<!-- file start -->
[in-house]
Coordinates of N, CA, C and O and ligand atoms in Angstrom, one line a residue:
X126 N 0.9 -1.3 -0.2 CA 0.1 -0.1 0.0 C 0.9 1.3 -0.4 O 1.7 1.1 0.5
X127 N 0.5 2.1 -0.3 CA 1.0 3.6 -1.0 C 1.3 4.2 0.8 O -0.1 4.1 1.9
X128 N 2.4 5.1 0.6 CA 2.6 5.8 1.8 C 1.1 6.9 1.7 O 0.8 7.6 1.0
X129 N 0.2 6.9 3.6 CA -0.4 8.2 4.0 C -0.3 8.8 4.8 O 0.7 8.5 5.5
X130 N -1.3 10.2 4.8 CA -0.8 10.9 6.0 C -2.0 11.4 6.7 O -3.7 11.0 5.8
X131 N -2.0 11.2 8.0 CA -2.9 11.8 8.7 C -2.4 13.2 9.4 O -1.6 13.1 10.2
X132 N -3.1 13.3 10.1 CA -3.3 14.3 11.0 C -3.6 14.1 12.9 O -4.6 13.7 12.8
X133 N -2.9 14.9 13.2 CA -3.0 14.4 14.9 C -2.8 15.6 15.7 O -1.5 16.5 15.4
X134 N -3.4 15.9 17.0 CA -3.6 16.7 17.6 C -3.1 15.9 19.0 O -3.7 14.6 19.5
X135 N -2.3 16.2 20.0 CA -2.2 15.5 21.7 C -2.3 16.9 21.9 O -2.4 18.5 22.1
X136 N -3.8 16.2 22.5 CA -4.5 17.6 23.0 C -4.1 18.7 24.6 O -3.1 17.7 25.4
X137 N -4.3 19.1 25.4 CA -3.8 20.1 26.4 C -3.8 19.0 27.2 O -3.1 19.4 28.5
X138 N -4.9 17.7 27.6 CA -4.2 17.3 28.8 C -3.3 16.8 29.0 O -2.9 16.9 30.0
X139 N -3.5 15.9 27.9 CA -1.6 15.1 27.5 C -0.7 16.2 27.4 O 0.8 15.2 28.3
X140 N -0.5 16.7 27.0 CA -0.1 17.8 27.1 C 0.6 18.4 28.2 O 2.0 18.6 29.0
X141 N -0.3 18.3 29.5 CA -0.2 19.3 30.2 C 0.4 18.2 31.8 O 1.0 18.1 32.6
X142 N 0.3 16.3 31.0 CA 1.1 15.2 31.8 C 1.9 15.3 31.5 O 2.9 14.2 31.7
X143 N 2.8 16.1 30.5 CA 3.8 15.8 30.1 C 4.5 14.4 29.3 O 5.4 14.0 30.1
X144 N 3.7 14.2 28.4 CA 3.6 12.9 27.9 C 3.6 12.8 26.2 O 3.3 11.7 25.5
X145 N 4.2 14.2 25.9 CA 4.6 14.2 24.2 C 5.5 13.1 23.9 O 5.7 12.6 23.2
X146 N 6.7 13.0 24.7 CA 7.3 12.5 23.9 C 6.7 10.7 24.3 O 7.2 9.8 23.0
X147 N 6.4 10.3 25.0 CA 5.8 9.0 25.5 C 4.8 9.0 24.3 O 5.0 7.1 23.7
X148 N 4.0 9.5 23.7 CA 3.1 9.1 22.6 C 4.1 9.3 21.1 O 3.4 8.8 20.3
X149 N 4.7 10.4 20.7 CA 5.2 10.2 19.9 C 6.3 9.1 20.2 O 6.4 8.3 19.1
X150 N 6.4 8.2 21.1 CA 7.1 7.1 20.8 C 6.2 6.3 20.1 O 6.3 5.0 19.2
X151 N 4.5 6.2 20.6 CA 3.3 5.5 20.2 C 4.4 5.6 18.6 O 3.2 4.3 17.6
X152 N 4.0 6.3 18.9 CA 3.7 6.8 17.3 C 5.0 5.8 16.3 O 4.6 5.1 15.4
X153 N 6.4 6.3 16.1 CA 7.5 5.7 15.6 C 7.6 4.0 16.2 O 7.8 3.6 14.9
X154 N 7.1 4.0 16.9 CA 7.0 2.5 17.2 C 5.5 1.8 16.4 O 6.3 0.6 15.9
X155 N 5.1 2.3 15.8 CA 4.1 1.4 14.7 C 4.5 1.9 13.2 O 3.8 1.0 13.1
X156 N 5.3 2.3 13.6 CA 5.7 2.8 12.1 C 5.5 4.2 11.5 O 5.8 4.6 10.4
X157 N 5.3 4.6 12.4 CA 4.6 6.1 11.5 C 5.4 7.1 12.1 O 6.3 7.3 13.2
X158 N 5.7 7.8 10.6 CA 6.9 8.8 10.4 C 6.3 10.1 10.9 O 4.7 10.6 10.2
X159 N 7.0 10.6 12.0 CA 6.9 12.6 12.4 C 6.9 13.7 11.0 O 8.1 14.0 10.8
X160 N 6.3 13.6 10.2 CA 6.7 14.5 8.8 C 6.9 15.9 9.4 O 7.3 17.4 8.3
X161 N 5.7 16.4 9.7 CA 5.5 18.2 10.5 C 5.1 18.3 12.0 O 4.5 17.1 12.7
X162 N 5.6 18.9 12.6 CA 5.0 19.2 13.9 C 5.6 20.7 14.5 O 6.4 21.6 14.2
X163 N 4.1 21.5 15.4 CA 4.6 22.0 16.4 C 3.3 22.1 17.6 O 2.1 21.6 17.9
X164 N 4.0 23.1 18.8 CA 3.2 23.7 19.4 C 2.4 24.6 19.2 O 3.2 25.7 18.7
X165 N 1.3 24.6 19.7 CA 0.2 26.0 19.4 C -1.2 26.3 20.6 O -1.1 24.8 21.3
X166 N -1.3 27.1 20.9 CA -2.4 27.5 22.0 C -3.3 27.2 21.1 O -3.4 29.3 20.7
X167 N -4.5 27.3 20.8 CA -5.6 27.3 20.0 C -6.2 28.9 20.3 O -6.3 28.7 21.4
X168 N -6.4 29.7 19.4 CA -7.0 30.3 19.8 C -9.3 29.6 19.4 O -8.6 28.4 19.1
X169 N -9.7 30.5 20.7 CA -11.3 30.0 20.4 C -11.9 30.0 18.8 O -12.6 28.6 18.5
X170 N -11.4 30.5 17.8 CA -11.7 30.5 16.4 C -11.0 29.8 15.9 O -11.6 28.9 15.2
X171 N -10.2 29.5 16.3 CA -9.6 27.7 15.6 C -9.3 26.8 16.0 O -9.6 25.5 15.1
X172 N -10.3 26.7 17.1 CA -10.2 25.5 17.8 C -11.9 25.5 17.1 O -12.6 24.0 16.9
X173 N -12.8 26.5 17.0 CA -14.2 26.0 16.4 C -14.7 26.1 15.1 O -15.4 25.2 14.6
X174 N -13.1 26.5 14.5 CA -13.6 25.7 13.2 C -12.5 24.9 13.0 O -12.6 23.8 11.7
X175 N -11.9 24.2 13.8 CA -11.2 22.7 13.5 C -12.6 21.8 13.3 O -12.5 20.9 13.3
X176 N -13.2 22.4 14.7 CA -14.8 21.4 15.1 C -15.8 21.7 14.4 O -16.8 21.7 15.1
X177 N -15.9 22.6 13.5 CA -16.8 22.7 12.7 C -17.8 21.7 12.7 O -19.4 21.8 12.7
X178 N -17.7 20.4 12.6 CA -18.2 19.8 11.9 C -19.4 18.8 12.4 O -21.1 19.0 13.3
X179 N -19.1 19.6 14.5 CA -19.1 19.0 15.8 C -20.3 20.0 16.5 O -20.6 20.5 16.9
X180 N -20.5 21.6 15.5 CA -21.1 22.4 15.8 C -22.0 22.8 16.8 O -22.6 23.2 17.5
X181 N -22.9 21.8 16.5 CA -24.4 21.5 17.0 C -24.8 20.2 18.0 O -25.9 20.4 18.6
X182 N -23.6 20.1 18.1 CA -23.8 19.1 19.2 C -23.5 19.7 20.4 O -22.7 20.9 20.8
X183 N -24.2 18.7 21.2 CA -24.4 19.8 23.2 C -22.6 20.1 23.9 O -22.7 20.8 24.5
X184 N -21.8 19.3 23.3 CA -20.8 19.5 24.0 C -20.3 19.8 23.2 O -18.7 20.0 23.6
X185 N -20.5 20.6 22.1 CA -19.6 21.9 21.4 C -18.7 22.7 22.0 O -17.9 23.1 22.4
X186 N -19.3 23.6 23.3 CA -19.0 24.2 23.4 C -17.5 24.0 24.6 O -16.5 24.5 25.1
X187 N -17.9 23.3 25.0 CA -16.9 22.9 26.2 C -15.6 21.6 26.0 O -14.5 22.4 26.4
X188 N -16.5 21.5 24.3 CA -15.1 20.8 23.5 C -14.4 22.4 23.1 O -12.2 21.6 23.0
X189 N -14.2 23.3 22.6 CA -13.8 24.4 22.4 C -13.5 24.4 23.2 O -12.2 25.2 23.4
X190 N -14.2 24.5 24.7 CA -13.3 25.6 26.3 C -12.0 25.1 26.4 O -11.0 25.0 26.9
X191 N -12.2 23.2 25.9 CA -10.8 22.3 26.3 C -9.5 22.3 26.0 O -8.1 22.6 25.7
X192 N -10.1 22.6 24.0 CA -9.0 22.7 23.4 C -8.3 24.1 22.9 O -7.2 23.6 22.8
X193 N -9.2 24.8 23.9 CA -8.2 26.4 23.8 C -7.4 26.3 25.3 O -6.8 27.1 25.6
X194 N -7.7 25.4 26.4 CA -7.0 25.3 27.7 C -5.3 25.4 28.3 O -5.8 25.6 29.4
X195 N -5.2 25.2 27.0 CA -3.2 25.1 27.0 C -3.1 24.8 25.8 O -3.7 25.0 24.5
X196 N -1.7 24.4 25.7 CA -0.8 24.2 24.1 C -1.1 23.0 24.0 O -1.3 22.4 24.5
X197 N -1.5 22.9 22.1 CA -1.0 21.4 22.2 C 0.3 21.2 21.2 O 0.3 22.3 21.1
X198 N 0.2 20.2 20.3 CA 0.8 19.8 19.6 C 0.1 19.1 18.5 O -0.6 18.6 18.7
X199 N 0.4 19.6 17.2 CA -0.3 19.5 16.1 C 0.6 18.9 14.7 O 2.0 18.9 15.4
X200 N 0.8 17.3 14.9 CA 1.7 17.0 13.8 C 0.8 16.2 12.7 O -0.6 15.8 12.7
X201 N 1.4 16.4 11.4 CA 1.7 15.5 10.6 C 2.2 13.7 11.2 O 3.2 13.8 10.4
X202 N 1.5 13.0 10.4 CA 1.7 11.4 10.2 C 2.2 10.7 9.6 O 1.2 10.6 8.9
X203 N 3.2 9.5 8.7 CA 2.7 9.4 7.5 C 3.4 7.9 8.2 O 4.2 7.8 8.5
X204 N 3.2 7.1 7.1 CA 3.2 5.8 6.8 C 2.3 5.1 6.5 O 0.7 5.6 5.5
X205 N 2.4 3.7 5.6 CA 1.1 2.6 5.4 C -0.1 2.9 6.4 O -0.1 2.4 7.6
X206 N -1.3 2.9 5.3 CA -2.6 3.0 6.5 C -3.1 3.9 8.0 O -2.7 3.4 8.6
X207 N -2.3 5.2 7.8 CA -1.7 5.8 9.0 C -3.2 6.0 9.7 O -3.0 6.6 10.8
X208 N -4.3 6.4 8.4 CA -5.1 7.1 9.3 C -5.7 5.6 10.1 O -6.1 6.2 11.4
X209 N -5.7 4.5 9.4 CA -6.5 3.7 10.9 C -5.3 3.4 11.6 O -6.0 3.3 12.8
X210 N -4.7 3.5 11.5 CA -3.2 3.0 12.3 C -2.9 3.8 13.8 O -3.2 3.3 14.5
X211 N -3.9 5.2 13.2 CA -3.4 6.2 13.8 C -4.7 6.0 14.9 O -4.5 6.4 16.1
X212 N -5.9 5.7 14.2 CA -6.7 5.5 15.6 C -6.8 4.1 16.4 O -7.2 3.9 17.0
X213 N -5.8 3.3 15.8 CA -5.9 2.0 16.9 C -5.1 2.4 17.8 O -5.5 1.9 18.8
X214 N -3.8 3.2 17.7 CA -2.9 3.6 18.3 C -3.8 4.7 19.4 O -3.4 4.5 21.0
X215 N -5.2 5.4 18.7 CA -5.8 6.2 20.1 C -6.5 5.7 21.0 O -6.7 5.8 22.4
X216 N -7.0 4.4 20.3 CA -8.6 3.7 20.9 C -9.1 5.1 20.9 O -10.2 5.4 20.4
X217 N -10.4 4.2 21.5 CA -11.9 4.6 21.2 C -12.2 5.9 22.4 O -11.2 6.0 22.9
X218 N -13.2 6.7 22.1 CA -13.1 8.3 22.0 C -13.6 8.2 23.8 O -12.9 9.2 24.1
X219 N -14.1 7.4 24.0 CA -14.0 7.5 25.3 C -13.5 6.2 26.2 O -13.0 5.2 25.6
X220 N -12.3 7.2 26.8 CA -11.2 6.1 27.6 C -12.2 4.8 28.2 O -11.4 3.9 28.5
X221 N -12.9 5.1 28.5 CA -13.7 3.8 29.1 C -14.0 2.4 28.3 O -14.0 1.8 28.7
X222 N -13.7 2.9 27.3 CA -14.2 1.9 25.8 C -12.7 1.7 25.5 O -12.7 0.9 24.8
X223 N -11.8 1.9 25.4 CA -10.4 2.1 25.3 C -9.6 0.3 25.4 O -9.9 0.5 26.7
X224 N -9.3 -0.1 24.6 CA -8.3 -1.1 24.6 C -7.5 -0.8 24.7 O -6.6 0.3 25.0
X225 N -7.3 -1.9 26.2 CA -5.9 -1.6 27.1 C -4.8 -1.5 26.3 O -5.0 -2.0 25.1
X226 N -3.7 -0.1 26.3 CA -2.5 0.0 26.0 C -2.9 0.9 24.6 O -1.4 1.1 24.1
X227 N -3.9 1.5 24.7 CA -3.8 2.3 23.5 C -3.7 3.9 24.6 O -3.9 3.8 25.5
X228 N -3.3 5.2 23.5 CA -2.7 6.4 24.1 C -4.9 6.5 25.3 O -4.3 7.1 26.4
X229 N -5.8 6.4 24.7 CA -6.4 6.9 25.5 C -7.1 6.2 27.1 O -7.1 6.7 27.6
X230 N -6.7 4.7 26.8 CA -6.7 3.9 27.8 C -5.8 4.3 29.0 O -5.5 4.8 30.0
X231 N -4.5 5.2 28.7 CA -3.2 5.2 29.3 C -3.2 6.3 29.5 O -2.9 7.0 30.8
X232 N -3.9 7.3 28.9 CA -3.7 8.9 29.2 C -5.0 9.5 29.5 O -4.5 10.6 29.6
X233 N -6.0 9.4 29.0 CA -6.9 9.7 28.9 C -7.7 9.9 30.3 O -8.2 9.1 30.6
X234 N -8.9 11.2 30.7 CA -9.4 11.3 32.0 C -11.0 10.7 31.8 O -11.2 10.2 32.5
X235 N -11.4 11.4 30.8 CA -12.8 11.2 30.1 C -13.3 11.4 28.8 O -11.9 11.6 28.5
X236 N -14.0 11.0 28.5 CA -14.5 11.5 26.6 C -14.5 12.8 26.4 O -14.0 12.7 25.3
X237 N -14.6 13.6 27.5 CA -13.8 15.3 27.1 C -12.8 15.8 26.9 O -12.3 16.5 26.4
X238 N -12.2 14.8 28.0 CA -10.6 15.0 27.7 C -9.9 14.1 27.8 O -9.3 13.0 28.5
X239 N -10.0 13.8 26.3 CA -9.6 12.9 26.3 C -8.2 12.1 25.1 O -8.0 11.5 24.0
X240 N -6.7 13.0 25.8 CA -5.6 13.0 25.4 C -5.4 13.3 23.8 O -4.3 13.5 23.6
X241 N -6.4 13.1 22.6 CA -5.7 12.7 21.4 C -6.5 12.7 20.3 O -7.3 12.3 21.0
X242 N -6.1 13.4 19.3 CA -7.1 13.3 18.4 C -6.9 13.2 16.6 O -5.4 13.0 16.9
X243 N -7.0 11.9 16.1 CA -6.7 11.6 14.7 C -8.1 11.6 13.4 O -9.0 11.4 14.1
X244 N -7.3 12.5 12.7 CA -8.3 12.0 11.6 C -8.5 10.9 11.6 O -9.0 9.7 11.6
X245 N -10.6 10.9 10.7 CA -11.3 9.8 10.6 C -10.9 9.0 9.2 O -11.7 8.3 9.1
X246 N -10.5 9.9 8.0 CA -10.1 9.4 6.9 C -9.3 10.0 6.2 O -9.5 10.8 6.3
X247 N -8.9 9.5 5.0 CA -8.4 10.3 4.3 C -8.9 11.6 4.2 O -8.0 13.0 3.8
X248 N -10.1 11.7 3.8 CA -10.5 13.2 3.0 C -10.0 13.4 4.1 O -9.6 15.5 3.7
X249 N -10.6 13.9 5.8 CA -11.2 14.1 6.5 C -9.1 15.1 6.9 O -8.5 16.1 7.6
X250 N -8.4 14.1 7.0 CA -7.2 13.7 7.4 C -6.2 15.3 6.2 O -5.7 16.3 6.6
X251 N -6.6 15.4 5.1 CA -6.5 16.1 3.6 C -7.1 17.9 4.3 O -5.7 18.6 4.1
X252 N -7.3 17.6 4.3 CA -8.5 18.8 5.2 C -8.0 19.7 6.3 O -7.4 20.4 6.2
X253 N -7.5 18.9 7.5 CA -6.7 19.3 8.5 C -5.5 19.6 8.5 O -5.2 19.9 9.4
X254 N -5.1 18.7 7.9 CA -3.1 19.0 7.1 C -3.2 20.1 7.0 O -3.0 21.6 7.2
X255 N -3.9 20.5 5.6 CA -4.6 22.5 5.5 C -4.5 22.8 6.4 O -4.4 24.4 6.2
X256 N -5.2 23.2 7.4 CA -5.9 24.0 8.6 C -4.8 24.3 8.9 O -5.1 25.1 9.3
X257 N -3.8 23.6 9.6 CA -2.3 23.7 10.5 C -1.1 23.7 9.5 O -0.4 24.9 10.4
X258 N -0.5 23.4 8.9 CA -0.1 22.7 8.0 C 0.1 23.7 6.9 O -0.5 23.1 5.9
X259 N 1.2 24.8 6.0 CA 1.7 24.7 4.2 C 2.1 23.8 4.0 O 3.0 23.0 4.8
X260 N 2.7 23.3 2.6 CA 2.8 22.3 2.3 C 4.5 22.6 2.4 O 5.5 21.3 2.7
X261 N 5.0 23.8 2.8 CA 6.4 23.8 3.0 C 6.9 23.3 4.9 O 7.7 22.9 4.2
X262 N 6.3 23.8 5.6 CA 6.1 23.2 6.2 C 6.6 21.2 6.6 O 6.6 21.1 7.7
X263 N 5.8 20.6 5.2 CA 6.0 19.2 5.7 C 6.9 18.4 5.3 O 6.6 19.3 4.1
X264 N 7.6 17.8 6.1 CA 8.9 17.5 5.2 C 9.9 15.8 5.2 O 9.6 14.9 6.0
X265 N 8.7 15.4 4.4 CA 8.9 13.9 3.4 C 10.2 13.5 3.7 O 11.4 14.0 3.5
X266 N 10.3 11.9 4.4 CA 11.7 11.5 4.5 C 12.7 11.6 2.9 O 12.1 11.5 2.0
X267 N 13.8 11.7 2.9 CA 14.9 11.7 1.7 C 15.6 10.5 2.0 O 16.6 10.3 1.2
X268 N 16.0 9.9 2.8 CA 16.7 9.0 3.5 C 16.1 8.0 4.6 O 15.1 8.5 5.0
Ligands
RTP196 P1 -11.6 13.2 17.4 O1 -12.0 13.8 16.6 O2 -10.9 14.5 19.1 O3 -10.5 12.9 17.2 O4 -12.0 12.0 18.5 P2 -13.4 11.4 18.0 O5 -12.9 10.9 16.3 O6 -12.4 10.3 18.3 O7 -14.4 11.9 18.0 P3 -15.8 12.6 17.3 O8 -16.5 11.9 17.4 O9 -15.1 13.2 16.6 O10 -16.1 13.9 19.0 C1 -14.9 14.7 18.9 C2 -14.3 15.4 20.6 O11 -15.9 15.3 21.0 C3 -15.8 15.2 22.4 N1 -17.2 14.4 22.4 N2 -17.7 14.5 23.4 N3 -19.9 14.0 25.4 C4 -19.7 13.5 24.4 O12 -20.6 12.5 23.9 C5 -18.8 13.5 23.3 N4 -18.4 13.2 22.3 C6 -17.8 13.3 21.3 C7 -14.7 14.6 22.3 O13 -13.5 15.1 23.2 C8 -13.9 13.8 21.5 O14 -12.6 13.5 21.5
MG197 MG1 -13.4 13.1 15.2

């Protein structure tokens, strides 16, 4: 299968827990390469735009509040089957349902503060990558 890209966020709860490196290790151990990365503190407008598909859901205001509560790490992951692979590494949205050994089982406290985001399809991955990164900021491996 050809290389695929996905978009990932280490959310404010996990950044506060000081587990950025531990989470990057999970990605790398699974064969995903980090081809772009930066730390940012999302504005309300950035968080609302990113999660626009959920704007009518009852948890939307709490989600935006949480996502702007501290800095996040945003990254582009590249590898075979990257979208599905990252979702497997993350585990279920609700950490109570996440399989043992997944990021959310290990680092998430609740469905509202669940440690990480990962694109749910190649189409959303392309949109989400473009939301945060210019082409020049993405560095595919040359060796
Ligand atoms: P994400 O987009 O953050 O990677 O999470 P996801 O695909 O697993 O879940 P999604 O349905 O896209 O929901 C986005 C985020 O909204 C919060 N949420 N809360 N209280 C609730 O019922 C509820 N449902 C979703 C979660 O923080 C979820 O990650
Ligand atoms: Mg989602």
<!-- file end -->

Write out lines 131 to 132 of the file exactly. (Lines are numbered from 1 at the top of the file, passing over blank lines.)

X254 N -5.1 18.7 7.9 CA -3.1 19.0 7.1 C -3.2 20.1 7.0 O -3.0 21.6 7.2
X255 N -3.9 20.5 5.6 CA -4.6 22.5 5.5 C -4.5 22.8 6.4 O -4.4 24.4 6.2